1. I’m really curious about this as well. As a practicing data scientist I’m quite familiar with the idea of random processes regressing towards the mean of some likelihood distribution, but the intelligence of a child is hardly random. Is it not a function of the genes of the child’s parents, and if those parents are both highly intelligent, would that not suggest high intelligence on the part of the child inheriting those genes? After all, we don’t draw our genes from some random pool of genes common to our race, we get them from our parents. As such, why would you expect regression to the mean of a racial intelligence distribution to occur? What’s the suggested mechanism (genetic or environmental) by which you’d expect that regression to occur? I’d think that children would tend to have intelligence that was roughly equivalent to the intelligence of his/her parents, ceteris paribus, not the average intelligence of his/her racial group (or any other group you’d like to put them in, other than other children of smart parents). Happy to read any relevant papers you’d like to cite. Thanks.

  3. The parents themselves having a higher IQ, SES, education, etc, has already an non-genetic “hereditary” effect in increasing the odds of offspring with a higher IQ, I think that’s well accepted even by the most hardcore but not “environmentally deniers” of the “genetic-hereditarians”.

    That being said, I think that it would still be expected somewhat of a regression toward the mean for a “purely” genetically determined trait, unless its genetic determination happens to be in a somewhat simple fashion such as of blue eyes. While it’s not realistic to expect that all intelligence-related genes are like that, perhaps some are. And then such cases would perhaps be of extreme interest in screening for “intelligence genes”. If these are on less-admixed/”purer” Black populations/lineages, they’d be expected to be quite rare among other Blacks of the same population, and perhaps also be present on populations hypothesized to have higher genetic IQ (not necessarily, though, there could have been of course genetic variation in IQ that arose elsewhere).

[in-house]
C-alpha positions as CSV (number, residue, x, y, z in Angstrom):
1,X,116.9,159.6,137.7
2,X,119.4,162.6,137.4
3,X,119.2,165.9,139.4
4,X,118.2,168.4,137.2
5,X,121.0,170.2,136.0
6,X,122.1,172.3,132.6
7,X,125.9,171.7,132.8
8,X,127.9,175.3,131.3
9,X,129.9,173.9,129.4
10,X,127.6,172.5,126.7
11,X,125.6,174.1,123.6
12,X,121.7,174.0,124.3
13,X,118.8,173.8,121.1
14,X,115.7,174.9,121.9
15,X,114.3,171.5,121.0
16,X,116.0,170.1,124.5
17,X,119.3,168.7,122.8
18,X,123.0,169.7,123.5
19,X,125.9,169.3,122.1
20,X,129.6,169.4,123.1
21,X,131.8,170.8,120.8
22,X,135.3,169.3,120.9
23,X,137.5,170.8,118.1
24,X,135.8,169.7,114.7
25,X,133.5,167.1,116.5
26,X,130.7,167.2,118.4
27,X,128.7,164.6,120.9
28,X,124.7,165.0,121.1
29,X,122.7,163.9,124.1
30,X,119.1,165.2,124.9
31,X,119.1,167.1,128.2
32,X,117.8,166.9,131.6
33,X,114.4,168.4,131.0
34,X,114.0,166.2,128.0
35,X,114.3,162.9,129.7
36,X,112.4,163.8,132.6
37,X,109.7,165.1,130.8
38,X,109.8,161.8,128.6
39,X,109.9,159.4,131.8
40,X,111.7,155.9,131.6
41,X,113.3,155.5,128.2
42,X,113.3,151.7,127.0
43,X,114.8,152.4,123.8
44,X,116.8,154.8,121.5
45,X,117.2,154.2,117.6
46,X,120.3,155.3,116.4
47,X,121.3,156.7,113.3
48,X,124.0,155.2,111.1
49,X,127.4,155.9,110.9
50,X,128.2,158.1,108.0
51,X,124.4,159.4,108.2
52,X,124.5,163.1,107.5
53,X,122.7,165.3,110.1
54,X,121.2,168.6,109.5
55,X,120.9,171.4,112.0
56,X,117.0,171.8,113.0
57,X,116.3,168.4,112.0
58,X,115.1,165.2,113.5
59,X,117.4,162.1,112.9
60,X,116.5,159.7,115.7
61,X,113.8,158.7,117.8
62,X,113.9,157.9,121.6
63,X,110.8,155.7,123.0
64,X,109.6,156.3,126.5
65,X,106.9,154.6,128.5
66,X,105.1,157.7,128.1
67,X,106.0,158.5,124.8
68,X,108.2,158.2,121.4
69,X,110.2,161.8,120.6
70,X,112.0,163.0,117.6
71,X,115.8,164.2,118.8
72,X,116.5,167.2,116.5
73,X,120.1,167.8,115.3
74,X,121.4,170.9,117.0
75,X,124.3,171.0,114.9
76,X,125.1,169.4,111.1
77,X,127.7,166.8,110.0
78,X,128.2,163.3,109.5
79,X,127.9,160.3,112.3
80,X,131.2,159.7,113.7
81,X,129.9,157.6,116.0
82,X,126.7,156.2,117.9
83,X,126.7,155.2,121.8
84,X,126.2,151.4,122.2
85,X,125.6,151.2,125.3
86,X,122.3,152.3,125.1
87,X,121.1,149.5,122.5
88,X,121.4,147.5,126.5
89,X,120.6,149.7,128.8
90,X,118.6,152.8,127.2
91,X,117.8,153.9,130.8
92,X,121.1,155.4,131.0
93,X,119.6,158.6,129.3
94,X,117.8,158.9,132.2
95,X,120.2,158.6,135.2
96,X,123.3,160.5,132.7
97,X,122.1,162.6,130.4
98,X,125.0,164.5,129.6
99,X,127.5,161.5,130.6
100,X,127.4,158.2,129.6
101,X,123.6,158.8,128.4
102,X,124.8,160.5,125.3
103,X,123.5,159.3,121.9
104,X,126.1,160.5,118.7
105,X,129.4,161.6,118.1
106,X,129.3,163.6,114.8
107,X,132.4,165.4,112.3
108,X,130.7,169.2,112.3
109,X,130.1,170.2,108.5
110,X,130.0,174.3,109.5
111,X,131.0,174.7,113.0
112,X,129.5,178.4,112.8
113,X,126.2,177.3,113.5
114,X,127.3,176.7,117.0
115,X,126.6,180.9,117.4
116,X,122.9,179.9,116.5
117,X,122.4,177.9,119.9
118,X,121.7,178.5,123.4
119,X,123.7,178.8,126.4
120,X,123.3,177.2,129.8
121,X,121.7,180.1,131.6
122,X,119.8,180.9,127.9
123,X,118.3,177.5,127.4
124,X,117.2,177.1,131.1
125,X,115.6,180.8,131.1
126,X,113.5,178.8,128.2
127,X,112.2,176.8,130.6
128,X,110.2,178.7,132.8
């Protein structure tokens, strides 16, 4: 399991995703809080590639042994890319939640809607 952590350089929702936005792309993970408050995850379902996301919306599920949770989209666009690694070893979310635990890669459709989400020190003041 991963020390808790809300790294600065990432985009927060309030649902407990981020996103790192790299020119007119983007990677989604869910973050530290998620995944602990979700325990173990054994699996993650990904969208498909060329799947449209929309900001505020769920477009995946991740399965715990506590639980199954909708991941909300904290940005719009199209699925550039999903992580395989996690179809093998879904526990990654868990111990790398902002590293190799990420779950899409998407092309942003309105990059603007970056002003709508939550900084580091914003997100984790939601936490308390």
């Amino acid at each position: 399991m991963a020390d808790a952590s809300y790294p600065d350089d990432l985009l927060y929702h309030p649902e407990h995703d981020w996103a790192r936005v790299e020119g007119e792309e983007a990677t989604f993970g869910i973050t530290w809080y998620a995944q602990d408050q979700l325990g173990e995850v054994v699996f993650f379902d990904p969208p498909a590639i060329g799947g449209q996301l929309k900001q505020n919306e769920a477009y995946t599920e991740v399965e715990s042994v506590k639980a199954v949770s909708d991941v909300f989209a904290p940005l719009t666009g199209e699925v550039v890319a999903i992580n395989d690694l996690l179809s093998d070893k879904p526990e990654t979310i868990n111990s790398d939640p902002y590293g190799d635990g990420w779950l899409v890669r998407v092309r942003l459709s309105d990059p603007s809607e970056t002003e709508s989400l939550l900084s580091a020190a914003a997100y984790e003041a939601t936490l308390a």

Perhaps a similar prediction would be that admixed “Black” populations in America (they’re about 30% “white”) would have more variation, including extreme variation, IQs higher than usual, and also lower than usual, as sometimes individuals would have or lack high-IQ genes of both parent populations. Again, this seems an ideal “natural experiment” waiting for a methodological screening.

    I have the impression, though, that the IQ in such mixed populations tends also to be intermediate, which is probably interpreted by hereditarians in favor of an essentially exclusively additive genetic inheritance. But then that’s kind of troubled with purer populations that were expected to have lower IQs having IQs close to the other higher-IQ population. I guess the “best” hereditarian explanation would be that IQ is highly convergently evolved and mixed populations have an effect of “hybrid depression”… which is basically the opposite of the additive inheritance…

    But I may be saying lots of BS because I haven’t really studied this or anything really, just leaving this as a cautionary note as sometimes I leave the impression I know more than I really do.